Having trouble with cleat fore-aft (Steve Hogg method)

Discuss light weight issues concerning road bikes & parts.
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Posts: 477
Joined: Sun May 27, 2012 2:11 pm
Location: Tucson, AZ

by AGW

I'd ask the man myself but I'd need to purchase a membership. :roll:

Anyway, it was time for new cleats so I figured I'd give his method a try. I went with method #1 and with my cleats slammed all the way forward, my BOF is 28mm in front of the pedal axle. I was hoping for ~10mm...

I'm using Pearl Izumi shoes at the moment which he states will cause problems for this method, but a full 28mm? Missing the mark by such a large margin makes me feel like I missed a step more than solely a shoe problem, but maybe I'm just in denial.

Are the mounting holes on Sidi, Shimano, Specialized, Lake, etc. significantly closer to the toe to correct this?

This is with SPD-SL cleats and 5700 pedals.

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Location: United Kingdom of Great Britain and Northern Ireland

by Valbrona

The guy talks a little sense, but a lot of c***.

You get on your bike and your ride it, and you stop to make regular adjustments. You find the right cleat adjustment through 'feel'.

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Tinea Pedis
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Location: Geelong

by Tinea Pedis

AGW, I highly recommend paying the small fee and asking Steve himself.

You'll find his reply will go far and above what you're hoping for. He's very good.

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Joined: Mon May 24, 2010 4:18 am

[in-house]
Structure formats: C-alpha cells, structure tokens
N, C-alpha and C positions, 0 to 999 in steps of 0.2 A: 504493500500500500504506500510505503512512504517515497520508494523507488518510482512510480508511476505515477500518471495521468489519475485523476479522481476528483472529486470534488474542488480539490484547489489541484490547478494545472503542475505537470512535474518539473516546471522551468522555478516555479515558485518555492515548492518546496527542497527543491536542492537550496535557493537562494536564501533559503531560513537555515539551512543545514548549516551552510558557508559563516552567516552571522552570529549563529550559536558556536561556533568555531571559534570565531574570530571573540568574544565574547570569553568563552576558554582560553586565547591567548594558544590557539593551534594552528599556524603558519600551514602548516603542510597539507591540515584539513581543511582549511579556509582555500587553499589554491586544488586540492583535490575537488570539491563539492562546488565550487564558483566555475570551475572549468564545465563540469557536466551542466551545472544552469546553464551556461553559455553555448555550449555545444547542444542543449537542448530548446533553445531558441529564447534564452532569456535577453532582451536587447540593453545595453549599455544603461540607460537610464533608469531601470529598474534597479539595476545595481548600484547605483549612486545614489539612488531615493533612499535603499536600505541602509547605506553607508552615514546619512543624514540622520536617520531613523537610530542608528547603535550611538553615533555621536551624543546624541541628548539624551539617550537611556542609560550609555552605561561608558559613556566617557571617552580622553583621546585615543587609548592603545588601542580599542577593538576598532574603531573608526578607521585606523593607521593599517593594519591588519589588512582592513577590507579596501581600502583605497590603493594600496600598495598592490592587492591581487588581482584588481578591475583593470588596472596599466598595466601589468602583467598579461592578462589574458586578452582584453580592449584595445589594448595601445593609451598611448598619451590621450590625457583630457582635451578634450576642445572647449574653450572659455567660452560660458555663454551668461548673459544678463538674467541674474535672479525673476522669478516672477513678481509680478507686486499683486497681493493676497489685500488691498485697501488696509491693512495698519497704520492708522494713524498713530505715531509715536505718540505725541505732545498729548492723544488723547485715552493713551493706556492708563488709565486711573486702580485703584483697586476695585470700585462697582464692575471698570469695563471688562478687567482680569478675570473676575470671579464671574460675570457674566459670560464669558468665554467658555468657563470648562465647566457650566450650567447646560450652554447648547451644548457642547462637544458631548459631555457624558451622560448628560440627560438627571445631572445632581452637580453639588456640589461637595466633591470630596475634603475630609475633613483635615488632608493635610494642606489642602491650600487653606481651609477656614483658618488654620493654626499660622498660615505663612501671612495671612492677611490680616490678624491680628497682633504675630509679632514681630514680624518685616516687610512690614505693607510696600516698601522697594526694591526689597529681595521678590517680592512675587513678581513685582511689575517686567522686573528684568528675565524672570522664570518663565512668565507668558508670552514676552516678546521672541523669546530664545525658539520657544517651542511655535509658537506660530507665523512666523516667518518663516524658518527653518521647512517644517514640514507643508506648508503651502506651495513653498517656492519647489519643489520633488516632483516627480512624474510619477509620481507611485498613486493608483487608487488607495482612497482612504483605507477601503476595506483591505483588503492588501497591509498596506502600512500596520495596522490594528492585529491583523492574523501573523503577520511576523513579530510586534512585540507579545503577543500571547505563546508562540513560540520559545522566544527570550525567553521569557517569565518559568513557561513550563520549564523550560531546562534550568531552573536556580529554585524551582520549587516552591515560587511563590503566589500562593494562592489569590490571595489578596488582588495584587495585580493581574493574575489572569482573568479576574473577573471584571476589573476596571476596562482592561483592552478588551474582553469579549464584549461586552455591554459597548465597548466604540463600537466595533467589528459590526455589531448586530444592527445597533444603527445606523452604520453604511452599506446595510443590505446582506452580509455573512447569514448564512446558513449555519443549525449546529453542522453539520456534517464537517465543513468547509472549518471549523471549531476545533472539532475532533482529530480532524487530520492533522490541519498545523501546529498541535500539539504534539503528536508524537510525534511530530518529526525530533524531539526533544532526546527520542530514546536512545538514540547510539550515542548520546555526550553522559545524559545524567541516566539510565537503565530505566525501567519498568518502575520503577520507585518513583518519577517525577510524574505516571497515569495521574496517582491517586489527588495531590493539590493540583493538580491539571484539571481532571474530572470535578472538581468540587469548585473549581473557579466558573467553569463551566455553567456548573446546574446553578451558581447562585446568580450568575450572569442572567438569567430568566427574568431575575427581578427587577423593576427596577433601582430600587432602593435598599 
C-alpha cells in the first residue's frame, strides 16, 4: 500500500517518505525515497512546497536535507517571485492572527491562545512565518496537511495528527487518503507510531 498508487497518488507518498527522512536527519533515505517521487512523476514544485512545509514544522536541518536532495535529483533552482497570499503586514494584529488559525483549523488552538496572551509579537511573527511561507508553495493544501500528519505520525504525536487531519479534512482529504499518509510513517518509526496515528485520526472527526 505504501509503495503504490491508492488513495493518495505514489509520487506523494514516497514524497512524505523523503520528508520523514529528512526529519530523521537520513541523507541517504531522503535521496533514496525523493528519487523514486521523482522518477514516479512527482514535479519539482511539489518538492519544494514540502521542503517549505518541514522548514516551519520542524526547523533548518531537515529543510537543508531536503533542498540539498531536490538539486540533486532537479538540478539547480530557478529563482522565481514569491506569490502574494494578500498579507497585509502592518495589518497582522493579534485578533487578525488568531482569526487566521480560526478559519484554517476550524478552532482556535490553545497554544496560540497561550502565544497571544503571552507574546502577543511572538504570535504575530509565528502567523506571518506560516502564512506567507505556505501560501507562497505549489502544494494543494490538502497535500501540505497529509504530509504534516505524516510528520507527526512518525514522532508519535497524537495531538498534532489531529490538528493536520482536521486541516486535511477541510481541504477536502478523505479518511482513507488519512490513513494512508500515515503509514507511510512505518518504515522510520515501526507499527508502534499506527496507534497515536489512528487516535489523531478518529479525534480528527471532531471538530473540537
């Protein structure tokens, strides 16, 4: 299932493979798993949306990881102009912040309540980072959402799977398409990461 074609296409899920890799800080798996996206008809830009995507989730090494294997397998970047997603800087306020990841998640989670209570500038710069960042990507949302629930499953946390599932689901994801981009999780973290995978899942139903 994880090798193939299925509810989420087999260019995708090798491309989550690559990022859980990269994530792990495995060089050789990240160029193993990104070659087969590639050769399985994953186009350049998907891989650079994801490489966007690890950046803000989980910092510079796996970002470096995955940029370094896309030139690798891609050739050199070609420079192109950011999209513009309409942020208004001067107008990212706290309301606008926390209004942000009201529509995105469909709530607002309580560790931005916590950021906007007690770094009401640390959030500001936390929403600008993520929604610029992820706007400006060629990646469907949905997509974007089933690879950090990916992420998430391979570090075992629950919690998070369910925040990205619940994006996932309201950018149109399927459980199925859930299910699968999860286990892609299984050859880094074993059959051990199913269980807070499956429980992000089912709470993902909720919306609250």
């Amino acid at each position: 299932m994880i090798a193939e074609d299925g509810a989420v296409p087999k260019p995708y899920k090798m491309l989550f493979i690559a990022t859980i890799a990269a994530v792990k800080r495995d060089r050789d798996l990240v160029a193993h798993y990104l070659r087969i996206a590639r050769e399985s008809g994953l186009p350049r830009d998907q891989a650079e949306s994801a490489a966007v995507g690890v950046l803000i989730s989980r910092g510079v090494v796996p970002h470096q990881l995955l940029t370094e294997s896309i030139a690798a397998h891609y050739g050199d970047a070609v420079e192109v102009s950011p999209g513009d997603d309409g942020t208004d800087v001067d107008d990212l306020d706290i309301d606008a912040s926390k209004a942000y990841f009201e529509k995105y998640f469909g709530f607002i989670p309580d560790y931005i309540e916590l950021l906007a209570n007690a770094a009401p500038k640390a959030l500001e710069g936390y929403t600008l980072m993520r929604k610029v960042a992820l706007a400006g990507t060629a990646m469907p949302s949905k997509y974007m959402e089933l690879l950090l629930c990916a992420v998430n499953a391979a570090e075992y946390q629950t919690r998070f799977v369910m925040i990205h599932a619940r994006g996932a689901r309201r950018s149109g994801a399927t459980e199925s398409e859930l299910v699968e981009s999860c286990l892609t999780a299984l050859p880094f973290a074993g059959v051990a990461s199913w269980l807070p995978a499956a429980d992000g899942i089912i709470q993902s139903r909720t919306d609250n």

Location: Australia

by Illuminate

I find the "by feel" method works quite well. When (if) adjusting mine, I aim to have it setup such that the pedal feels "balanced" when applying torque.

Too far back --> foot further forward over axle --> foot tends to roll forwards --> tibialis anterious/ extensor digitorum longus muscle (I'm sure there are others deeper too controlling flexion of the foot) gets excessive work and will feel fatigued prematurely.

Example to try at home: stand on edge of a stair ledge on heels with toes hanging over edge. Move rotate ankle to move foot up and down by rolling on heel.

Too far forwards --> foot pushed back over axle --> foot tends to roll forwards --> soleus muscle tends to get excessive work (perhaps too the gastrocnemius) leading to premature muscle fatigue (sometimes can lead to tendinitis of the archilles tendon / cramp in calves).

Example to try at home: stand on the edge of a stair ledge on the balls of your feet and rotate the ankle slowly (a standing calf raise). Do this 20 times to full extension and you get the point.

Saddle setback/height also come into play too.


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by swiftvelo

Why not go to your local shop and get a fit?

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Joined: Wed May 24, 2006 6:25 pm

by Ypsylon

If I were you I'd just ride over to E 6th and N Fremont, walk into Fairwheel and ask for Maxim. He's very good.

Or you could hit wedofeet.

I would love to meet Steve Hogg, but when it comes to fit, local is just so much easier.
"Nothing compares to the simple pleasures of a bike ride," said John F. Kennedy, a man who had the pleasure of Marilyn Monroe.

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Joined: Fri Oct 16, 2009 1:25 am
Location: Gold Coast Australia

by shadwell

Having had a pro fit with Steve 2 years ago and still reaping the rewards of the fit, just wanted
To reccomend paying the subscription, it's bugger all in the scheme of things and likely to yield the
Greatest benefit per dollar you are likely to find.
Best of all endevour to see him in person, high cost yes, high value absolutely.

To the individual who stated steve talks alot of crap and to do fit by feel;
It is apparent his ignorance of Steve's skill set an likely of his own shortcomings both physically and intelectually are staggering In their magnitude...
Attempting speak with authority about something you have no direct Experience of makes you appear
Ill informed and foolish....Open your ears in place of your mouth...

Best of luck to the OP.....

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